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Autodesk and Authentise will be demonstrating their integration at Formnext, Nov 13-16, 2018, in Frankfurt. To meet us there, please select a time here: https://calendly.com/authentise

Authentise delivers data-driven process automation software for the additive industry. It’s two products include the Additive Accelerator, a workflow management engine connected to additive machine data, and 3Diax, a platform of additive manufacturing related software modules. These tools now help some of the most exciting companies involved in additive R&D, prototyping and production to reduce effort and cost, improve traceability and transparency and deliver quality. Authentise was founded 2012 at Singularity University in California.

Danfoss engineers advanced technologies that enable us to build a better, smarter and more efficient tomorrow. In the world’s growing cities, we ensure the supply of fresh food and optimal comfort in our homes and offices, while meeting the need for energy-efficient infrastructure, connected systems and integrated renewable energy. Our solutions are used in areas such as refrigeration, air conditioning, heating, motor control and mobile machinery. Our innovative engineering dates back to 1933 and today Danfoss holds market-leading positions, employing 27,000 and serving customers in more than 100 countries. We are privately held by the founding family. Read more about us at www.danfoss.com.

How pioneer projects have laid the foundation for the true AM revolution (Authentise Weekly News-In-Review – Week 96)

In the beginning of the AM craze, everyone thought that the future of manufacturing was right around the corner. Once the storm had subsided and everyone was back to reality, most of the projects that had sparked at that moment were gone, but some endured. What was the difference between those which never made it past the news and those that are now solid industrial realities? For Nike, it was a matter of testing the market’s appetite and iterate on a product (and a production line) that worked. Its new line of 3D printed shoes is the heir of a project that’s year in the making and is eyeing mass production only after making sure that the path was true. Others saw in AM an opportunity to disrupt the established manufacturing infrastructure, and gradually implemented a new system, tried and tested to now enable to approach things differently. GE is one such case, one of the first to adopt AM and now it boasts one of the most extensive portfolios of applications in the field. However, sometimes a project needs the right fertile ground of established research to start growing. As NASA and Lockheed Martin constantly bring new aerospace parts to the testing grounds, proving the liability of AM in such a high-stake industry, new companies like Relativity Space hope to push the endeavor even further, by printing entire rockets. We are very grateful to those entrepreneurs who had the courage to jump into uncertainty, some to success some to failure, and make the world of AM what it is today.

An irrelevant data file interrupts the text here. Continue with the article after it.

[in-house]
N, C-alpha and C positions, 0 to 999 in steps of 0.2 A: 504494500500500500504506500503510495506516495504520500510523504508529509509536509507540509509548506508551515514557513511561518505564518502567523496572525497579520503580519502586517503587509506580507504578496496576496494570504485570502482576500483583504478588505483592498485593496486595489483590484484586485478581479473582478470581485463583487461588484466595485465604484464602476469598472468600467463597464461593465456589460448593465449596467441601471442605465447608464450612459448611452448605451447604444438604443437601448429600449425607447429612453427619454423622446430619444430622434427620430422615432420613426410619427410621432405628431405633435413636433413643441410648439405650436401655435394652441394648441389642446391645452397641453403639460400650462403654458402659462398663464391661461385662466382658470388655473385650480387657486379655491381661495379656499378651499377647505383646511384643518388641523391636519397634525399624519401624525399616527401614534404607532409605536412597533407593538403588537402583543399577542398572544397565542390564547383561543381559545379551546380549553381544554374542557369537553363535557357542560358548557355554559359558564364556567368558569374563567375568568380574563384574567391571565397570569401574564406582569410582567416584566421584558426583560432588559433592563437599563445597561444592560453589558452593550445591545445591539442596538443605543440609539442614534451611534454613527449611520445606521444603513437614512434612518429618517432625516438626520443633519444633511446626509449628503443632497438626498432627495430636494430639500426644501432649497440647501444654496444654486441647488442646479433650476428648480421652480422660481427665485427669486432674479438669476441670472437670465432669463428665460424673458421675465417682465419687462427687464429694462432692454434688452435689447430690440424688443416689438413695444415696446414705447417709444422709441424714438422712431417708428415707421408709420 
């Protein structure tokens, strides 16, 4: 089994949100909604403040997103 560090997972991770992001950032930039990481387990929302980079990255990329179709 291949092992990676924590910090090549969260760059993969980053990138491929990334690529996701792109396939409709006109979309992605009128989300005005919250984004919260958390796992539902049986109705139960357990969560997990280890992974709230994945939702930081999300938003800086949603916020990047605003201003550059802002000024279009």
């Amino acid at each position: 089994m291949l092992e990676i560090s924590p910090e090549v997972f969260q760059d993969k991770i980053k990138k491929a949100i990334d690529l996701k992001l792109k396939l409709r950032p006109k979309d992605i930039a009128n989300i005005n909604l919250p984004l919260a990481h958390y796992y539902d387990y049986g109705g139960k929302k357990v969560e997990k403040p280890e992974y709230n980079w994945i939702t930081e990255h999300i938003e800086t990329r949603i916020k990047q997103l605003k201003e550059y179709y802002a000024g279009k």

Nike’s 3D Printed Elite Shoe Preparing For A Wider Release

The Zoom VaporFly Elite Flyprint 3D. Image via Nike
Nike’s 3D printed shoe Zoom VaporFly Elite Flyprint 3D will soon get a wider release. The Flyprint 3D is the updated version of the famous 3D printed Nike Zoom Vaporfly 4%, designed with the help of Eliud Kipchoge, winner Berlin marathon 2018. The Beaverton-based footwear giant has worked to perfect the Vaporfly 4% since last year. For this purpose, the company once again recruited the help of Kipchoge. The Zoom Vaporfly is called “4%” because an independent research found that Vaporfly wearing runners can gain 4% of the lead time on their competitors.

Read the full article here.

GE Transportation To Introduce 250 3D Printed Locomotive Parts By 2025

According to reports in UK rail industry authority the Railway Gazette GE is looking to apply additive manufacturing to components for its locomotives. If all goes according to plan, this could mean that in the next seven years GE Transportation will have an inventory of up to 250 3D printed train components. A pilot initiative for 3D printing at GE Transport is underway as part of its Brilliant Factory model, combined with analytics and lean manufacturing in a Digital Thread.